The earliest batteries were made from acid sources such as sulfuric or nitric. These can still be found in ancient devices such as firecrackers. But these must be disposed of properly or else they will cause pollution problems. From then on, people started looking for alternatives, and in 1859 German scientist Carl von Helmholtz invented the first electric battery, which used a salt solution instead.
Cells with a High Voltage Normal voltage lithium-ion polymer (LiPo) battery cells are completely charged at 4.2V, however lithium high-voltage (LiHv) cells allow the battery charge to achieve a higher cut-off charging voltage of 4.35V. 4.45V or 4.4V is typical for nickel metal hydride (NiMH) batteries.
Lithium-ion batteries can get very hot during use, so handle them carefully and wear protective clothing when possible. They also should be used in their recommended location on the vehicle, not inside any other component, such as the trunk or cargo area. Never leave batteries unattended while it is charging. If the battery detects a low state of charge, it will shut off to prevent damage to itself or your equipment.
Batteries contain chemicals that can leak into the environment if not disposed of properly. When discarded in landfill sites they contribute to greenhouse gas emissions and groundwater contamination.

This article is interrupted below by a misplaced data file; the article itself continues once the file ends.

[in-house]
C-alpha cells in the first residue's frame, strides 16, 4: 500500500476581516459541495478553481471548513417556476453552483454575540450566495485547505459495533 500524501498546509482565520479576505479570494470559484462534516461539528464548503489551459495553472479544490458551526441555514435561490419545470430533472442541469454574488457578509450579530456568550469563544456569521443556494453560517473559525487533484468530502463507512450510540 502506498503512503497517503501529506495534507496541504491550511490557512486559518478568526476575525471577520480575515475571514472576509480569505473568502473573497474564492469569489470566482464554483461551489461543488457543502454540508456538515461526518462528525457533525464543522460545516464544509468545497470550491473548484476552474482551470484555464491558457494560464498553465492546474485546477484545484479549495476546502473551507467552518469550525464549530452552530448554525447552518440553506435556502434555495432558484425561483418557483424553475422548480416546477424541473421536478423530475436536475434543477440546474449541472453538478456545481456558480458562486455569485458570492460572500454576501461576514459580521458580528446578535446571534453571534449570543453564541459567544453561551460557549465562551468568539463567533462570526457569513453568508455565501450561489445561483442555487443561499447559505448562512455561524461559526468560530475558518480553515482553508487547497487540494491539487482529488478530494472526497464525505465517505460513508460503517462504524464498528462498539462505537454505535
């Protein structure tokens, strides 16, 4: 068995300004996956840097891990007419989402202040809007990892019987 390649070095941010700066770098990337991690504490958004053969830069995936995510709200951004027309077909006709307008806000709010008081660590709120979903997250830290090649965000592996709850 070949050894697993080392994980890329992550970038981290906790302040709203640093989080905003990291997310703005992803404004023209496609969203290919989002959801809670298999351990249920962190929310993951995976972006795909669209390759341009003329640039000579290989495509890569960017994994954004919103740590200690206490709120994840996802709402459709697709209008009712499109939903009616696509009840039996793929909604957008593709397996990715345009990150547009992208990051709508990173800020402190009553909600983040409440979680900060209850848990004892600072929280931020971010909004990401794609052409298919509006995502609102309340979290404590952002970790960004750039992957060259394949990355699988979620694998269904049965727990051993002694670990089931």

The best way to protect the environment is by using energy efficient devices where possible and switching off appliances when they are not in use. Disposable batteries should be placed in recycling bins rather than down the toilet or thrown in the trash.
Lithium-ion batteries can store more energy and create more energy. They can also provide electricity to devices and gadgets over extended periods of time. The biggest disadvantage of lithium-ion batteries is that they are more expensive in the beginning. Lead acid batteries are less costly and require little maintenance. However, lead acid batteries have a lower maximum capacity than lithium-ion batteries.
Lithium-ion batteries are used in many products from cell phones to laptops. They are also found under the hoods of some cars as an alternative fuel source.
Lithium is the lightest metal and has the highest electrical conductivity of any metal. It also has the lowest density (1.8 g/cm3). These properties make it useful in creating small yet powerful batteries. Lithium does not react with water or most other chemicals so it cannot be damaged by exposure to heat or acids. However, it can become toxic if it gets into your body through cuts or bruises. If you come into contact with lithium, wash your skin immediately with soap and water and call your doctor.
The best known use for lithium batteries is their ability to deliver high currents for long periods of time. This makes them ideal for powering appliances that need large amounts of power but not much weight (such as lights).
Lithium batteries are more efficient at storing and producing energy than other battery types including NiCd and NaI.